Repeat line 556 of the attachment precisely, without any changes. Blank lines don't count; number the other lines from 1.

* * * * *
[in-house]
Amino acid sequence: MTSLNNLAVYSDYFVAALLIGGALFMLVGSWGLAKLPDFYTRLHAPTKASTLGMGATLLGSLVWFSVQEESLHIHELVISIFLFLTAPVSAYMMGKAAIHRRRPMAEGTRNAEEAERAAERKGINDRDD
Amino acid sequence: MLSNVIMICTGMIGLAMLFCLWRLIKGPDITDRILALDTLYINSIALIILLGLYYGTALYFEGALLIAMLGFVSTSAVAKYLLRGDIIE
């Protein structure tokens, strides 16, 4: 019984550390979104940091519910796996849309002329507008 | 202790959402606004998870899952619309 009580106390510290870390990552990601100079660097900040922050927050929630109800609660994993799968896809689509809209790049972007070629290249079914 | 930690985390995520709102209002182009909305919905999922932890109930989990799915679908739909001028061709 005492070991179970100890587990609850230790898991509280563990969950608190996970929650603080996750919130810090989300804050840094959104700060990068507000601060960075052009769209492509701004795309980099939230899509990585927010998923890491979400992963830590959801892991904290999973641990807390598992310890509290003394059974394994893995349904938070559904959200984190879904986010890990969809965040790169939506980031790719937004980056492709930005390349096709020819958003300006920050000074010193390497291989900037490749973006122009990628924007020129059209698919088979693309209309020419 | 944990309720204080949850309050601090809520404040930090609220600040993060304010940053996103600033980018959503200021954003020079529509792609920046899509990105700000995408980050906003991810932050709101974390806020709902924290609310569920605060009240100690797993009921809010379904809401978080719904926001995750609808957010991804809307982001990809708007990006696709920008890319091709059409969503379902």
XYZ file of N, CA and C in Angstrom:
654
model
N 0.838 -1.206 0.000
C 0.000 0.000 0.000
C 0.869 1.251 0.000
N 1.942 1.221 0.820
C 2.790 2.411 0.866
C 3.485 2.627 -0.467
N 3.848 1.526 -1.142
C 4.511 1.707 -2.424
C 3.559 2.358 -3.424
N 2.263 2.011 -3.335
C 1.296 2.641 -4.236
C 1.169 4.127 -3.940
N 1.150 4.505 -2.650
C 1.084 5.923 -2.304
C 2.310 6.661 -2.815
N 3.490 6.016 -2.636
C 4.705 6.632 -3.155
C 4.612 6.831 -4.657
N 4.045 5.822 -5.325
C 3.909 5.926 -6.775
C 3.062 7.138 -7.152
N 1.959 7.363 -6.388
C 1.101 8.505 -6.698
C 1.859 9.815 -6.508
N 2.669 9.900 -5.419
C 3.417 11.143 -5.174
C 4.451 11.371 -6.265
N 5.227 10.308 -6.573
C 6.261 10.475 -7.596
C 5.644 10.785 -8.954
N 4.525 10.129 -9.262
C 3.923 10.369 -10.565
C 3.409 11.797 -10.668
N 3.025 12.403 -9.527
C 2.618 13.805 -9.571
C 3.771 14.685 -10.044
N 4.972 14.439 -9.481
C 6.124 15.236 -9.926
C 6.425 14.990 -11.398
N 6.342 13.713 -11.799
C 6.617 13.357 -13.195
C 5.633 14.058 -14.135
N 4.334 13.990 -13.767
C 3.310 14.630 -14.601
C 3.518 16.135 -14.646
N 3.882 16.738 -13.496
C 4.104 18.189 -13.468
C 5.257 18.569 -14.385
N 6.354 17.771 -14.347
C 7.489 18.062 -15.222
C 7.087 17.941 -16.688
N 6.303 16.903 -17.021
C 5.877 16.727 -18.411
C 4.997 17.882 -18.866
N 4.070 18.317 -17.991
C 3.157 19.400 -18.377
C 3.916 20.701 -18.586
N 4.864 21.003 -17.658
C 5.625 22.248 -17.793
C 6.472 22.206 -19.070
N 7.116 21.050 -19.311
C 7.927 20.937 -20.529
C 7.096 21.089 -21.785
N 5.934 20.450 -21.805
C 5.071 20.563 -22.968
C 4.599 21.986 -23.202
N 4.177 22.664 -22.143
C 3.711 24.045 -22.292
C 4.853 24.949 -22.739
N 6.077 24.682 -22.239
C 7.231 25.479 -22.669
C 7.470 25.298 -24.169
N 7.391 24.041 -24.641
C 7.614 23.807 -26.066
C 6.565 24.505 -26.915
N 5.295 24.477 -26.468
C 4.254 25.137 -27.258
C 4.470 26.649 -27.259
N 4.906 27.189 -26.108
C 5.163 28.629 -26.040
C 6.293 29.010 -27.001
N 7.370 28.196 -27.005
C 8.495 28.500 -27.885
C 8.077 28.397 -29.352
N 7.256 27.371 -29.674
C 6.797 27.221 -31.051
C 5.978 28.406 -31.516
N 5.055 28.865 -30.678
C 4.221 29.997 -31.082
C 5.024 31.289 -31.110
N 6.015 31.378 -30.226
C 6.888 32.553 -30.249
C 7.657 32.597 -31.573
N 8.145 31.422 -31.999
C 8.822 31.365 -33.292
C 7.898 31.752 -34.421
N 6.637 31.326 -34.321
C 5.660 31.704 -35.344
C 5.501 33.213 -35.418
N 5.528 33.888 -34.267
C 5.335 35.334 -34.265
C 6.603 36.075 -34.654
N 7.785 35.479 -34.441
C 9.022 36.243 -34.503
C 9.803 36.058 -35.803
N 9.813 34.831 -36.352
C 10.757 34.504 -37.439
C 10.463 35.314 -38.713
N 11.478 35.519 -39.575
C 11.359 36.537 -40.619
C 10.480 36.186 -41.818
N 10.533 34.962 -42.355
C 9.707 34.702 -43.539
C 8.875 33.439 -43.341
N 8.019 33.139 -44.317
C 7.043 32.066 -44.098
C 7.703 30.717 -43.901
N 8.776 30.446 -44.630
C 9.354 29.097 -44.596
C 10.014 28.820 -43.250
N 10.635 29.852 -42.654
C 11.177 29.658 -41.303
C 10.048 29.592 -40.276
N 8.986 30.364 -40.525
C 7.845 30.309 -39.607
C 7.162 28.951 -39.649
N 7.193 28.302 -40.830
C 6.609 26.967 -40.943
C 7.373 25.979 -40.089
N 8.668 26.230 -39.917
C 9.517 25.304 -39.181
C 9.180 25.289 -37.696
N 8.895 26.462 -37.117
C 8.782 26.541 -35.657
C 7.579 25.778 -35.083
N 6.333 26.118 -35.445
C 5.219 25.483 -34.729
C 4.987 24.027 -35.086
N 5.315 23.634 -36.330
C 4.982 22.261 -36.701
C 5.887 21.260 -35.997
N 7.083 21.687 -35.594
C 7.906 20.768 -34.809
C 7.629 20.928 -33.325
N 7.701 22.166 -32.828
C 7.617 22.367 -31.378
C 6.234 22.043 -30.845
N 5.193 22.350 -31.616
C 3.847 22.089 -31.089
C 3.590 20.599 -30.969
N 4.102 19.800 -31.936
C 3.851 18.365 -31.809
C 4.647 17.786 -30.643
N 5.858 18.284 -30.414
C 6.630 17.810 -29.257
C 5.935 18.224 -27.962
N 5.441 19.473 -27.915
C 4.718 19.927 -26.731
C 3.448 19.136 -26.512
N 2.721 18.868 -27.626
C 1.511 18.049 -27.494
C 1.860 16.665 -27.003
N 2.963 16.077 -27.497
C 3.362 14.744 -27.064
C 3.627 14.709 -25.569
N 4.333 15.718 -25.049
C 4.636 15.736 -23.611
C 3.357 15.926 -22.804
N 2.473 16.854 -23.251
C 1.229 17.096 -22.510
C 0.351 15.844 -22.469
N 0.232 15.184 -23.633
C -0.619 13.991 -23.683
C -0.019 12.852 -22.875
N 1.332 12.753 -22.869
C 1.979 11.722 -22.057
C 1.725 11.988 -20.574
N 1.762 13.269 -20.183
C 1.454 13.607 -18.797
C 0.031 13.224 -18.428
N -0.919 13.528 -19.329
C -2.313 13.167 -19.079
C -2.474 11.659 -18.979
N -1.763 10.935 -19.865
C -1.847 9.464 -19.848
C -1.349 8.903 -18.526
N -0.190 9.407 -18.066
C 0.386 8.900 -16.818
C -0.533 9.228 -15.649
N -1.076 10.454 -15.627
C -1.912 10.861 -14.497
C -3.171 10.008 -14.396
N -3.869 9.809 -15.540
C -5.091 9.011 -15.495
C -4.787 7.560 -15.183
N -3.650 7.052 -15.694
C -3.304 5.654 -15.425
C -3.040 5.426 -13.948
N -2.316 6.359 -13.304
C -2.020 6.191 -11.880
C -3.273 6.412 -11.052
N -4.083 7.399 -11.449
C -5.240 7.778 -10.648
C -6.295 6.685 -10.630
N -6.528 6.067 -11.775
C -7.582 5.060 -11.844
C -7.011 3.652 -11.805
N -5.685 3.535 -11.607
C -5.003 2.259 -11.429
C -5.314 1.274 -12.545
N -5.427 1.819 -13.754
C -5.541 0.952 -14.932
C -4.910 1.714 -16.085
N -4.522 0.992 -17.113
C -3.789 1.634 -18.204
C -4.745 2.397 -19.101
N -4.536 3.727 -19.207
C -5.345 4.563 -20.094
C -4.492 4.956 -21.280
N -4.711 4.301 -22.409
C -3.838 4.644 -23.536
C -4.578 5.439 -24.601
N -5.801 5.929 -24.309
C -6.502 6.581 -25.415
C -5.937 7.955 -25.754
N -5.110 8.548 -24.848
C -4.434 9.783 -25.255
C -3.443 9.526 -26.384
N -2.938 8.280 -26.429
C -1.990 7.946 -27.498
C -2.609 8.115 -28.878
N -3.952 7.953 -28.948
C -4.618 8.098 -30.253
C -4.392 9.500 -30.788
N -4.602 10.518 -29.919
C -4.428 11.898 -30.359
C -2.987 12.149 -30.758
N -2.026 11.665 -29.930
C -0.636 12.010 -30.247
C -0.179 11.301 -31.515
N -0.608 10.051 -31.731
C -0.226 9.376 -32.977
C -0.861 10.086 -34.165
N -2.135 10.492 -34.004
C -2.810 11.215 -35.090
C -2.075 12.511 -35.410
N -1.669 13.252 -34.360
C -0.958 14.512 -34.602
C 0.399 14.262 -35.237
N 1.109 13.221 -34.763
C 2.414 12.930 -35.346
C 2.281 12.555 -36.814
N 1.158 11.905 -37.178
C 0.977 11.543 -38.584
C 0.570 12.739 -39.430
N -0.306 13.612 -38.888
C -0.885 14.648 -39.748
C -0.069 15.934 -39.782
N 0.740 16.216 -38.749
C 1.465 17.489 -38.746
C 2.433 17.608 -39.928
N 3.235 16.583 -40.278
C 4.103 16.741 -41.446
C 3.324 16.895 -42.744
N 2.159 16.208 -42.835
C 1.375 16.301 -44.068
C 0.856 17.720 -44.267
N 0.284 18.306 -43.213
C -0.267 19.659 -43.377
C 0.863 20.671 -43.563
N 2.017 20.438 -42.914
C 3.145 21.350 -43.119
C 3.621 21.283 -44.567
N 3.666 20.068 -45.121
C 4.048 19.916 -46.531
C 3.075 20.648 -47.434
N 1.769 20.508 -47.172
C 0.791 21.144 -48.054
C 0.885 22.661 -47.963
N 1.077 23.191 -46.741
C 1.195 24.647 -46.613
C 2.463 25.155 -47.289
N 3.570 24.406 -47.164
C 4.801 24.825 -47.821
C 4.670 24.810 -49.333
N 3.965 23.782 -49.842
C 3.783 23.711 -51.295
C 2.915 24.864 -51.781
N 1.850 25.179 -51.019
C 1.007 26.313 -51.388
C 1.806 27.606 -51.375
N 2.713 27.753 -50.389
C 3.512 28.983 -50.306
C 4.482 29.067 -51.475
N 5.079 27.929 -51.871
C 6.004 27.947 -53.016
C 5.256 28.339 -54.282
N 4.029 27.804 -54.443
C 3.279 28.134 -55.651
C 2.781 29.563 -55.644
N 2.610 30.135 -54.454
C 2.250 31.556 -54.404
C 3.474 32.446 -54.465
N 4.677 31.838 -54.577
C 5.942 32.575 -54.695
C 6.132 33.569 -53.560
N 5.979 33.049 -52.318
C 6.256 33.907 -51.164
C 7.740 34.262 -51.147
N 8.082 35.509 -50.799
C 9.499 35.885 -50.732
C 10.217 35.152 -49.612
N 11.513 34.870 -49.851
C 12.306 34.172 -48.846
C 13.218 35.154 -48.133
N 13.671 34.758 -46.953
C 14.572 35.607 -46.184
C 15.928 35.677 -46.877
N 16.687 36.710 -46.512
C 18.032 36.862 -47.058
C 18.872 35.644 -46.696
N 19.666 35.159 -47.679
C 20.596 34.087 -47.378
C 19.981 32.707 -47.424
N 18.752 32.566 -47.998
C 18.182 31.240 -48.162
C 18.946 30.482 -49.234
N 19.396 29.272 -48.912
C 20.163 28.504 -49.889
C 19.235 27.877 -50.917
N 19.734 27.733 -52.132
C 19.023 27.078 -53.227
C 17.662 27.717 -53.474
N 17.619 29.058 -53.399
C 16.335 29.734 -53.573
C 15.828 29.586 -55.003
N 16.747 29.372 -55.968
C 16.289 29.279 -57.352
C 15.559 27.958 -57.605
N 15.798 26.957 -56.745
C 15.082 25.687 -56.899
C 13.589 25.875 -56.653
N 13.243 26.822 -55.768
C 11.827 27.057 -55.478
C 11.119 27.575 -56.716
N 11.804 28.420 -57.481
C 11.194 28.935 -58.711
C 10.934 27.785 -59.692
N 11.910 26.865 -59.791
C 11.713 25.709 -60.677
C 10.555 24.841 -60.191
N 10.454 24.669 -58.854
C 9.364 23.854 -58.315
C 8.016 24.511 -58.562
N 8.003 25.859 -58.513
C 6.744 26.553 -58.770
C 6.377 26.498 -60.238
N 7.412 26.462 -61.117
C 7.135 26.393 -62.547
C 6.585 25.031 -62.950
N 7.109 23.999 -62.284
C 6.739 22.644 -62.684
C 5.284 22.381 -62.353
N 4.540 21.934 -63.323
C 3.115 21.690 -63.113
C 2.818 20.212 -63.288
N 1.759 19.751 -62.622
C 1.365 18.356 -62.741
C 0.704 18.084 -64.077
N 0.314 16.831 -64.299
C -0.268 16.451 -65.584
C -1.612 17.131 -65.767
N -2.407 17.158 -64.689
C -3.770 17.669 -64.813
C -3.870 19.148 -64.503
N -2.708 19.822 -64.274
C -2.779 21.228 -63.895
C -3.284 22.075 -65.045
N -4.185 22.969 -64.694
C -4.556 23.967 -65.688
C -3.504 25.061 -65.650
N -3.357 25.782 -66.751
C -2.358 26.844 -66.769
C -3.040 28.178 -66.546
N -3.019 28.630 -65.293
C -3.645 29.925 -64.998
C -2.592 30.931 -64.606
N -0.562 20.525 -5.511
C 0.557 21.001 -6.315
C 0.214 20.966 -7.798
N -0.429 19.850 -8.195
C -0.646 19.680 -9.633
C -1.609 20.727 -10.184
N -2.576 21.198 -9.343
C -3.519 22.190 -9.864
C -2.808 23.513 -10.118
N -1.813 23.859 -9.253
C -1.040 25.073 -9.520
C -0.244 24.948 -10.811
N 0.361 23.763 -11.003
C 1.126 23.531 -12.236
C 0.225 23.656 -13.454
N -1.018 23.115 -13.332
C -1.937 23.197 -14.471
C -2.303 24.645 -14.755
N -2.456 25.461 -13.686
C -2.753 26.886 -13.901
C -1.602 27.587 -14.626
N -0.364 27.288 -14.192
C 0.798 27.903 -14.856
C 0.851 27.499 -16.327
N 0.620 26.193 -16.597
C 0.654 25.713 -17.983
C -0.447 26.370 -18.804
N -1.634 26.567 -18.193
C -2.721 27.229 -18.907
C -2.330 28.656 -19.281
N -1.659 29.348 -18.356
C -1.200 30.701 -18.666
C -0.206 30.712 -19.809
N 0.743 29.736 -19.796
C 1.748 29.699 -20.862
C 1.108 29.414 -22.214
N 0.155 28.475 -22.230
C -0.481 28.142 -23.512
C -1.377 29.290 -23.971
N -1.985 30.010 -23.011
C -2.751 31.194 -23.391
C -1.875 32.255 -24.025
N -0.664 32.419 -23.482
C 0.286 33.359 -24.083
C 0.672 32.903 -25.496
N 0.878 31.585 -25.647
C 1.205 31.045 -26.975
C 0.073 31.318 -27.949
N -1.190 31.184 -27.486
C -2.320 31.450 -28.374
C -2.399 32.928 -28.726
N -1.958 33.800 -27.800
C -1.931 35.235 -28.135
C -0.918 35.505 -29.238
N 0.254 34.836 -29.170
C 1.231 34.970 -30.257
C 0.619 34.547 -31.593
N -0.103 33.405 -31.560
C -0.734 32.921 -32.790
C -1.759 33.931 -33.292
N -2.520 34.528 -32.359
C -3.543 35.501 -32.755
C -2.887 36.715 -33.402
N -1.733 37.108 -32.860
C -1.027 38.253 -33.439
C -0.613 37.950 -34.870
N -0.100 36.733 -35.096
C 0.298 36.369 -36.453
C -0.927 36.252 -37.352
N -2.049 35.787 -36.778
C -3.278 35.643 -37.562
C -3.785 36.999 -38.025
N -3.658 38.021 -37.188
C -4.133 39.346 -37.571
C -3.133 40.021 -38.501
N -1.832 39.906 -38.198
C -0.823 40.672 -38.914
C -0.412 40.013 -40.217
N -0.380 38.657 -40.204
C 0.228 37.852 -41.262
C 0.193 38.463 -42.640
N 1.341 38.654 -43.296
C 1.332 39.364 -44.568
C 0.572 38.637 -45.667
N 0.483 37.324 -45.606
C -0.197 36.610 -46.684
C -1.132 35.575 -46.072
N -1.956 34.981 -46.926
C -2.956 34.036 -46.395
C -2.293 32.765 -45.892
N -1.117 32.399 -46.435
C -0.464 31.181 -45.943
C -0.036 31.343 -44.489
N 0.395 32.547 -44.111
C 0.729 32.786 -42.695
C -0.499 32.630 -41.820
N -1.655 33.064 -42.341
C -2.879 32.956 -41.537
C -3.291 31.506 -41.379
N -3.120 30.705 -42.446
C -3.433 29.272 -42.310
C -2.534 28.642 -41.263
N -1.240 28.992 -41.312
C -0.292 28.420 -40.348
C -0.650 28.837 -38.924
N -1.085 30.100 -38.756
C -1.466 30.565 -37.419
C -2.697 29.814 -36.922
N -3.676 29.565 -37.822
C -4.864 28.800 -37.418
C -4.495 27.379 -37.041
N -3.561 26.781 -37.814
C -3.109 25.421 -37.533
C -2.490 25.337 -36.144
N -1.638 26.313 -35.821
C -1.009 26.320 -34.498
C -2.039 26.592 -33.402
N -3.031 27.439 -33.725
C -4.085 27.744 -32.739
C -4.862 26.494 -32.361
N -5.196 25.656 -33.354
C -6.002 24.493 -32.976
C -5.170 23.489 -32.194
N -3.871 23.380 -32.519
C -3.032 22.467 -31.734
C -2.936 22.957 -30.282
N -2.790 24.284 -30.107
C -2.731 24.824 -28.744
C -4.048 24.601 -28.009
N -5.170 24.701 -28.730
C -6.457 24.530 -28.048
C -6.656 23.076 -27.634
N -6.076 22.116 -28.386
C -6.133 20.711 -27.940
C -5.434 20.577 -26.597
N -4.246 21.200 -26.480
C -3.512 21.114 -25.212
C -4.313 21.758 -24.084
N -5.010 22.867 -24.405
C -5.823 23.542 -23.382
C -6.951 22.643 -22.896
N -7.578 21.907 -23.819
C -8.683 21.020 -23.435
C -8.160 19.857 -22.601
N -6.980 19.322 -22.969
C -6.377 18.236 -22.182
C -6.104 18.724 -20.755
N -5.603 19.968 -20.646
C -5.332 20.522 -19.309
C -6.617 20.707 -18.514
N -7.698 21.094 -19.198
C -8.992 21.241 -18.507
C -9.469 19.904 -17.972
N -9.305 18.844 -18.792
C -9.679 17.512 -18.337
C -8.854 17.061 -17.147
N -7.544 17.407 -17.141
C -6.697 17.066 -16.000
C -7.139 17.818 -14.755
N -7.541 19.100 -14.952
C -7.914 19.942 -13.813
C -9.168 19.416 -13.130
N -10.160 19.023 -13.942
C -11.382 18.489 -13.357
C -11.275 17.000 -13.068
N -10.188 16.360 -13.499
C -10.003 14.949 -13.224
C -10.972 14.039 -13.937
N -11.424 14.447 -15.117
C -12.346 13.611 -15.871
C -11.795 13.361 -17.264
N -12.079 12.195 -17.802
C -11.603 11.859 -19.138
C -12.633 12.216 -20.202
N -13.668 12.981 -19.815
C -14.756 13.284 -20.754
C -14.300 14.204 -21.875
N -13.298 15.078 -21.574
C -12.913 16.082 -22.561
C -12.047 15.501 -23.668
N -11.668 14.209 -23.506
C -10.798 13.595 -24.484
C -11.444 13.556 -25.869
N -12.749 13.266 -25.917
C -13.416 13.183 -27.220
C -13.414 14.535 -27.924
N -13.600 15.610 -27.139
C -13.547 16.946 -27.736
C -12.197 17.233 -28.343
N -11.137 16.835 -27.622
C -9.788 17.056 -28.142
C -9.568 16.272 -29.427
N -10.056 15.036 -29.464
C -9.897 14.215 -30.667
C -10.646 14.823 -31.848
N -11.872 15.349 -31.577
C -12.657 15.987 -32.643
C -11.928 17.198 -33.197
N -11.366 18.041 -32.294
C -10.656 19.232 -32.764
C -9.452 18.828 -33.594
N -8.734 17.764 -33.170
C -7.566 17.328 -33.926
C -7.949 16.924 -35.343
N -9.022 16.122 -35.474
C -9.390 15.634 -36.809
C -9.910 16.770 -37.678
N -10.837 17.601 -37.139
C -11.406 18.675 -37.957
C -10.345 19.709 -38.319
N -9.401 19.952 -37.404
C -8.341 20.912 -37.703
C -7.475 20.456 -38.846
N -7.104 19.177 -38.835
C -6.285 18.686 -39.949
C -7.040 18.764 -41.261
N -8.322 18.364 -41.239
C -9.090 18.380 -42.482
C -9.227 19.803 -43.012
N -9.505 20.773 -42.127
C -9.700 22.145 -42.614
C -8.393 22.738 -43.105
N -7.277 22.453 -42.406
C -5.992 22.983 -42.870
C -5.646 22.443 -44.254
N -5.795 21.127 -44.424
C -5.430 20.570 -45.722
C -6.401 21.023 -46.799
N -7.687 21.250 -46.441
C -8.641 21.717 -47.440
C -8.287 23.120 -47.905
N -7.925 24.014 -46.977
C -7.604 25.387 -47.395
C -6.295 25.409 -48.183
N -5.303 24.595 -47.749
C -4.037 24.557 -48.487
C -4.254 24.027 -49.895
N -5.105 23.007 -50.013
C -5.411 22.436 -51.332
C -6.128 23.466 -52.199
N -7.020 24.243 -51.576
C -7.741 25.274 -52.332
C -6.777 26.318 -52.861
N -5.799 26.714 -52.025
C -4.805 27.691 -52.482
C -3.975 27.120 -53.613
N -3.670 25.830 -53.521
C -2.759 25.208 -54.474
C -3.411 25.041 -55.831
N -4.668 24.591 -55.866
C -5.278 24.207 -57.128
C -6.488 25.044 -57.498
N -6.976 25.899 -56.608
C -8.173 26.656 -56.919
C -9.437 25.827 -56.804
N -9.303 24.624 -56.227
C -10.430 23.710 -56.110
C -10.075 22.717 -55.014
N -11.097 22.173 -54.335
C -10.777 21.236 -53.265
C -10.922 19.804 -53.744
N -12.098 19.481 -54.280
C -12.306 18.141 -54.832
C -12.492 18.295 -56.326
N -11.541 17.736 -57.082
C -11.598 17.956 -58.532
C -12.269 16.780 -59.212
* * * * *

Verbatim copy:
C -9.168 19.416 -13.130